Halloween Safety Tips

By: Jana L. Davidson, Education Content Specialist for the Progressive Agriculture Foundation

From dressing up like pirates and princesses to ghosts and goblins, Halloween is a fun and exciting time for many children. Each year, children look forward to parties, haunted houses & hayrides, and of course adventuring through the neighborhood, door-to-door in search of candy. Trick or treat dates and times may be different in each town, but one thing that should remain constant is making safety a priority!  Here are some safety tips to ensure your child continues to have good memories and enjoy Halloween for years to come.

  1. Young children should never go trick or treating alone! They should always be accompanied by a parent or a responsible and trusted adult.
  2. For older children, they should always go trick or treating in groups and stick together at all times. If your child would happen to get lost, encourage them to stay in well-lit areas and go to a familiar residence they know is safe to ask for help (of if they have a cell phone use it to call home). Planning a trick or treating route in advance is perfect for knowing where your child is expected to be at all times.
  3. Walk, don’t run from house to house! Be sure to use sidewalks whenever possible and look both ways before crossing the street.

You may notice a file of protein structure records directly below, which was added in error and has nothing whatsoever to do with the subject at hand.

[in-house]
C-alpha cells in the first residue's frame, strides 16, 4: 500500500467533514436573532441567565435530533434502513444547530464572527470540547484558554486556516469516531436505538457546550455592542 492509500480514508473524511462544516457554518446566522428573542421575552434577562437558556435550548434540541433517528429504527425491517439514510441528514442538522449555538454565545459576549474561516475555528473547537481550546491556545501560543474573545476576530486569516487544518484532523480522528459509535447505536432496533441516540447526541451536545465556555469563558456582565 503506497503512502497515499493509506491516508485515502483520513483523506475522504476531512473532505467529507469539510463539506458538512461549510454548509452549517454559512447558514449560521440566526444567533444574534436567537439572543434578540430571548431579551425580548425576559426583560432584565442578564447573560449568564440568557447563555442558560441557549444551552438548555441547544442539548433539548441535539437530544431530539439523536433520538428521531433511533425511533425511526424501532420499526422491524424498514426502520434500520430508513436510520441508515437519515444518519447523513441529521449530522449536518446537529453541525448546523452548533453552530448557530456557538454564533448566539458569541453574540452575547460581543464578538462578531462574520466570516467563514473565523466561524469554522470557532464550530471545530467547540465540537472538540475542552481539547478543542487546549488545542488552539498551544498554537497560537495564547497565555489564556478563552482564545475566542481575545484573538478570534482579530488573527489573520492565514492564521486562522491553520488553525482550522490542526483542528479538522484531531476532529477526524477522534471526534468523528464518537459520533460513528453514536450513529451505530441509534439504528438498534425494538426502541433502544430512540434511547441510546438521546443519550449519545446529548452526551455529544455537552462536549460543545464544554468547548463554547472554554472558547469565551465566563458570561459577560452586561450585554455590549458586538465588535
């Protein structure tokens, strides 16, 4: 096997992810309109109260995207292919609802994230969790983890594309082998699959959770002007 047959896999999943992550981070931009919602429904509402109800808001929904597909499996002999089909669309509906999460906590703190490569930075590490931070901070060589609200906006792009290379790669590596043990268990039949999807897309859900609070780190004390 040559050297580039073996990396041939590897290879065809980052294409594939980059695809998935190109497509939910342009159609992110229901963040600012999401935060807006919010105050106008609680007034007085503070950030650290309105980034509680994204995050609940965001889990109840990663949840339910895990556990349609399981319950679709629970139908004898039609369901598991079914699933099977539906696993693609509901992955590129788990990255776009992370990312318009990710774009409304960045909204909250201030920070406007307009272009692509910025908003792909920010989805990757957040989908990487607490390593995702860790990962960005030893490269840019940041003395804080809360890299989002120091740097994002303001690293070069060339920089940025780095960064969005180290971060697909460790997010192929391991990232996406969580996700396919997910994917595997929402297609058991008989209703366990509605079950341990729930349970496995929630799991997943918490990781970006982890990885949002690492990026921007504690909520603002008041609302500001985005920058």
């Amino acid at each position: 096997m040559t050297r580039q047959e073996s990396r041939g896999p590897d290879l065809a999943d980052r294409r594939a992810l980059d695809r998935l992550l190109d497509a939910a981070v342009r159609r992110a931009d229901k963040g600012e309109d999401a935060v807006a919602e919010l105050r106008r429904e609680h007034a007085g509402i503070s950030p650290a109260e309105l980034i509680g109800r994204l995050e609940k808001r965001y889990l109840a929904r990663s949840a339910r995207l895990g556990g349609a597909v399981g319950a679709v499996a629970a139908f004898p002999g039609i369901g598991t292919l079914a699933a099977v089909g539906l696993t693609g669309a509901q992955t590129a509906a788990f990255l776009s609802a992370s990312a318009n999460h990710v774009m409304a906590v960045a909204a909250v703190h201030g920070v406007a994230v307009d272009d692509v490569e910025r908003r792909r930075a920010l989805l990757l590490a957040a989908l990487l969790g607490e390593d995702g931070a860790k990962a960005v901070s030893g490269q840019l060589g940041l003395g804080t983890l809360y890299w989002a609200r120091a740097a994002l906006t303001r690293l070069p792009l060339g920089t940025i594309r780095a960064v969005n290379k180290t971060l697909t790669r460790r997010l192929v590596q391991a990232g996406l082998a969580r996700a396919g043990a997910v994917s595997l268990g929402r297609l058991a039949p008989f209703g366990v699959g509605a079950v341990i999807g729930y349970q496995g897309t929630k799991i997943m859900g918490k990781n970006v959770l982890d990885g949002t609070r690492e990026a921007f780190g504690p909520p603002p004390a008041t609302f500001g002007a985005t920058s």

4. Follow the trick or treating guidelines set forth by your community and keep track of the time. Many residents in the community will be expecting children to be out trick or treating between a designated time period and will be looking out for their safety during that time. After the time has lapsed and in dark conditions, there is a greater chance for incidents and accidents to occur.
  5. Children should wear reflectors or reflective tape on their costumes & treat bags, as well as carry a flashlight or a glow stick. This will help make them more visible to others and vehicles on the road.
  6. Encourage your children to hold off eating any of their candy & treats until they are properly inspected by you. Never eat anything that is not completely sealed or is unwrapped. Children should also avoid eating homemade treats from anyone they do not know.
  7. Children should never go into the home or car of stranger. This may seem appealing to a child in adverse weather conditions where they may be cold or wet due to rain; therefore, it is important to remind them not to do so, even if you think they know better.
  8. Children should stay close to home and trick or treat in neighborhoods they are familiar with.
  9. Sometimes the biggest safety concern can be the costume itself. Make sure costumes are flame resistant and not too long to avoid tripping. Accessories like toy swords & knives should be soft and flexible. Make sure masks don’t impair vision and shoes are comfortable and safe for walking.
  10. Halloween does not necessarily have to be unhealthy! Walking during trick or treating is a great form of exercise. Also, you can pledge to give healthier snacks or non-food items to help children that may have food allergies. Painting a pumpkin teal and setting in on your front porch, alerts parents that your home is safe for a child with food allergies.